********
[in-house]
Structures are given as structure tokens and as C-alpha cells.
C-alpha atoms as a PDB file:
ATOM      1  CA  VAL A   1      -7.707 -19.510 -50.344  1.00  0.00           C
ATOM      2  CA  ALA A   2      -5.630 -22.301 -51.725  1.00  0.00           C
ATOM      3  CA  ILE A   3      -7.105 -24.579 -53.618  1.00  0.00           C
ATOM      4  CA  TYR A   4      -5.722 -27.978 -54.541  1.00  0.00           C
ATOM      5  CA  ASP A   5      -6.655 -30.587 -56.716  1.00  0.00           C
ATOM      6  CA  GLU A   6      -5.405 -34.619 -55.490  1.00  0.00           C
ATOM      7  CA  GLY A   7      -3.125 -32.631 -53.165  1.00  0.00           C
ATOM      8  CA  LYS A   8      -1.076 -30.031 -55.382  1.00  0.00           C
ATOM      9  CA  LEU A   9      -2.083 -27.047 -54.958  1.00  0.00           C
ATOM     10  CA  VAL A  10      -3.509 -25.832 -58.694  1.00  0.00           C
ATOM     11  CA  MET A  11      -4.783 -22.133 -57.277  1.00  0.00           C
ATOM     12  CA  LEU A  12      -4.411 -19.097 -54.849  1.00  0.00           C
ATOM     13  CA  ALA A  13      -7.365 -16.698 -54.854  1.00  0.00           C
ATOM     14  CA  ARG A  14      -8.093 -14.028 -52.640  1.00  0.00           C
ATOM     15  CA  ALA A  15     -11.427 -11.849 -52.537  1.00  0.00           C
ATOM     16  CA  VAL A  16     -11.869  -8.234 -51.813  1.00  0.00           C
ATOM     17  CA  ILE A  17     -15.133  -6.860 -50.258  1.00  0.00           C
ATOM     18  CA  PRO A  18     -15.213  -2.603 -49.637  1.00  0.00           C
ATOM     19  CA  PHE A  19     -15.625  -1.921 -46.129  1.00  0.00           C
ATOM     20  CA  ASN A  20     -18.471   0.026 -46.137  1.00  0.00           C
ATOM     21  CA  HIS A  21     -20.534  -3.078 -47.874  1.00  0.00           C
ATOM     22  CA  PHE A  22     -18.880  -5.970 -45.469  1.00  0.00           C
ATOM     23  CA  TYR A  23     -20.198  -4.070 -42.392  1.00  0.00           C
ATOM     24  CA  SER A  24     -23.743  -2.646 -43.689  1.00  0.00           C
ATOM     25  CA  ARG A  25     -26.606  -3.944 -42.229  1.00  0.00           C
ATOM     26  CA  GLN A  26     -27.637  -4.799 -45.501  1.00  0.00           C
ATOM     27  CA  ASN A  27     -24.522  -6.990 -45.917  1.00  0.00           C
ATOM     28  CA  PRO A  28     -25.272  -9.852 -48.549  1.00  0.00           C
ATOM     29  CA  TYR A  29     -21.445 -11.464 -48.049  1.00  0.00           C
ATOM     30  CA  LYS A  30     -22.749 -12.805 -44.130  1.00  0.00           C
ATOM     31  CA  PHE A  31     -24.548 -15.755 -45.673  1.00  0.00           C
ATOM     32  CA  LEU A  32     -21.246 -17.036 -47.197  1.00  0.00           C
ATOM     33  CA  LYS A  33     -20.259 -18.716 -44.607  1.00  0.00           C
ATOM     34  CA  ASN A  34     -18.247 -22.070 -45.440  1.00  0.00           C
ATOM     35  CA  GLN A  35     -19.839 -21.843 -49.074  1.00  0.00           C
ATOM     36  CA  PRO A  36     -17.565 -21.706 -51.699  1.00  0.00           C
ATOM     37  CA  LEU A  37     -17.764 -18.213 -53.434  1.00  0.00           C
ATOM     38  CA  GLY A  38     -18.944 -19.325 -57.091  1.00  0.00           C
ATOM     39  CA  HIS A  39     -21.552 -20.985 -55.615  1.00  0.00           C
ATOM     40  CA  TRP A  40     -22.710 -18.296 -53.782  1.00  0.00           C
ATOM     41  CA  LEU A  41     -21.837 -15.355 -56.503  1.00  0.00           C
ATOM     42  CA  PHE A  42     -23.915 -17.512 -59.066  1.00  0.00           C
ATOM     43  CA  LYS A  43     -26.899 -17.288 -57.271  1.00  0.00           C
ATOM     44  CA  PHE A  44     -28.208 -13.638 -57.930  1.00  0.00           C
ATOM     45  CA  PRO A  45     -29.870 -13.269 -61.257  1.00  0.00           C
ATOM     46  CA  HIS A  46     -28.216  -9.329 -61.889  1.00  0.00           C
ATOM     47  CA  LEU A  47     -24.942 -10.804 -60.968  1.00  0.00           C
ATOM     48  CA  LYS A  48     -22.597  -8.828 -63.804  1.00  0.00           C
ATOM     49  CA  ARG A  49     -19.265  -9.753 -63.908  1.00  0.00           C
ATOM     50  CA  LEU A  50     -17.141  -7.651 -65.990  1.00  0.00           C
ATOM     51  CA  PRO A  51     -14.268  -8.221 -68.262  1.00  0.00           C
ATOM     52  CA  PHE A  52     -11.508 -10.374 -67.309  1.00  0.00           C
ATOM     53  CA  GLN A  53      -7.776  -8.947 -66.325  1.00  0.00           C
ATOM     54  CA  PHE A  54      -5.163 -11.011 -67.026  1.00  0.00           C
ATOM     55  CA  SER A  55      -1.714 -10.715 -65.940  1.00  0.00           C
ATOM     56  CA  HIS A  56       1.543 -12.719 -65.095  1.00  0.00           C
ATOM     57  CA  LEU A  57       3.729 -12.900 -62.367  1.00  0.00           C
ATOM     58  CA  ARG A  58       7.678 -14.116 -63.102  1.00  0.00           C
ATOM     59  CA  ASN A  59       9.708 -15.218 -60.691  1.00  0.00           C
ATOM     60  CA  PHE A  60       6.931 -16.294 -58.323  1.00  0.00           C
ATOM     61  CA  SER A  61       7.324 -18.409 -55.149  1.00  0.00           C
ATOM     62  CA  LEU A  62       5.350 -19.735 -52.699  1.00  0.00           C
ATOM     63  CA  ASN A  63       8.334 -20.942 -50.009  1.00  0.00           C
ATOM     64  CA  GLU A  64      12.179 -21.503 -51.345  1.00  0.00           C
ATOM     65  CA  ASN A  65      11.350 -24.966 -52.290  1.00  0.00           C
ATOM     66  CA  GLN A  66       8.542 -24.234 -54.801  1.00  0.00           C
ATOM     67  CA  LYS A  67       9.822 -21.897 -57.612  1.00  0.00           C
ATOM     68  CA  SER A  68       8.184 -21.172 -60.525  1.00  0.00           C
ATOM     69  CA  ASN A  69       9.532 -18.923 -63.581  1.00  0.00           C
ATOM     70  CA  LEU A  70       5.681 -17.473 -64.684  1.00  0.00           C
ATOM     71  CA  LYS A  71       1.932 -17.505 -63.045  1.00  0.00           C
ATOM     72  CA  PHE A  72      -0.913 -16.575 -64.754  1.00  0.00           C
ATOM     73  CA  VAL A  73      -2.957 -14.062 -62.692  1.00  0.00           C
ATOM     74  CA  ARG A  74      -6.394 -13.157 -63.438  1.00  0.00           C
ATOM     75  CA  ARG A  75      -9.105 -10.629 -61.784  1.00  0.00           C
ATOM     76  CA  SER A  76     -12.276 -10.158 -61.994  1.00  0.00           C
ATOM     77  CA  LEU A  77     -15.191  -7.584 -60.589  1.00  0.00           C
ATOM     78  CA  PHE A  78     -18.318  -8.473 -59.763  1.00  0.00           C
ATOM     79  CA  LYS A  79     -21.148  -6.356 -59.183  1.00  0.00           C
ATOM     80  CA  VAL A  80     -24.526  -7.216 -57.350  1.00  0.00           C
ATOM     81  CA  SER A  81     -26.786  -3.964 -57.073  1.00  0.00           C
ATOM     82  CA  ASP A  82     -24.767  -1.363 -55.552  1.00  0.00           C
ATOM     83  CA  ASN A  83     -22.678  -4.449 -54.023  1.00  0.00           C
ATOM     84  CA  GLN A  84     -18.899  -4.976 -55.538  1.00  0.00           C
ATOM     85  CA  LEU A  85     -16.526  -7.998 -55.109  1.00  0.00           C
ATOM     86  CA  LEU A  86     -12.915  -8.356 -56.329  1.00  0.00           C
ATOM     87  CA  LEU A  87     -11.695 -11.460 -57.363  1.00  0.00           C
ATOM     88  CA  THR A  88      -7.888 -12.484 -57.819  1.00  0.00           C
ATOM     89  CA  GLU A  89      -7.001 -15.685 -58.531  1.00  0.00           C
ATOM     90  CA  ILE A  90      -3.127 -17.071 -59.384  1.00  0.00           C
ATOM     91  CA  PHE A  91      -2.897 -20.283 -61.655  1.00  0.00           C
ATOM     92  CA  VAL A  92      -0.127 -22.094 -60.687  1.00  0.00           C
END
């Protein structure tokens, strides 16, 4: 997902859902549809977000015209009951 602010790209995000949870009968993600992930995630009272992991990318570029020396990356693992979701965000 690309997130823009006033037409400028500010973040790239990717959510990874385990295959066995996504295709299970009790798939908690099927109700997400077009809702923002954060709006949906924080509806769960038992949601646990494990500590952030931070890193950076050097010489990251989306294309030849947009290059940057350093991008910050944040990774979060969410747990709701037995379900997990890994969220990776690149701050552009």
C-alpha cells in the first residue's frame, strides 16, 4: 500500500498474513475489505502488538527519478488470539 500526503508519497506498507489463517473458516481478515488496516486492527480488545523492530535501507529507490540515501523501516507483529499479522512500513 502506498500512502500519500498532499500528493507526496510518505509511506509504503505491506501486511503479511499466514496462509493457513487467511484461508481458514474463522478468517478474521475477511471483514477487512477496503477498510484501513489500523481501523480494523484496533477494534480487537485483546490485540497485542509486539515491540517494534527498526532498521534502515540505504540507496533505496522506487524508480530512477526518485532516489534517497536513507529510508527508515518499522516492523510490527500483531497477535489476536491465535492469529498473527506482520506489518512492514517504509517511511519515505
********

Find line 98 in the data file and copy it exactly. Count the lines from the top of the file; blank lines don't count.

C-alpha cells in the first residue's frame, strides 16, 4: 500500500498474513475489505502488538527519478488470539 500526503508519497506498507489463517473458516481478515488496516486492527480488545523492530535501507529507490540515501523501516507483529499479522512500513 502506498500512502500519500498532499500528493507526496510518505509511506509504503505491506501486511503479511499466514496462509493457513487467511484461508481458514474463522478468517478474521475477511471483514477487512477496503477498510484501513489500523481501523480494523484496533477494534480487537485483546490485540497485542509486539515491540517494534527498526532498521534502515540505504540507496533505496522506487524508480530512477526518485532516489534517497536513507529510508527508515518499522516492523510490527500483531497477535489476536491465535492469529498473527506482520506489518512492514517504509517511511519515505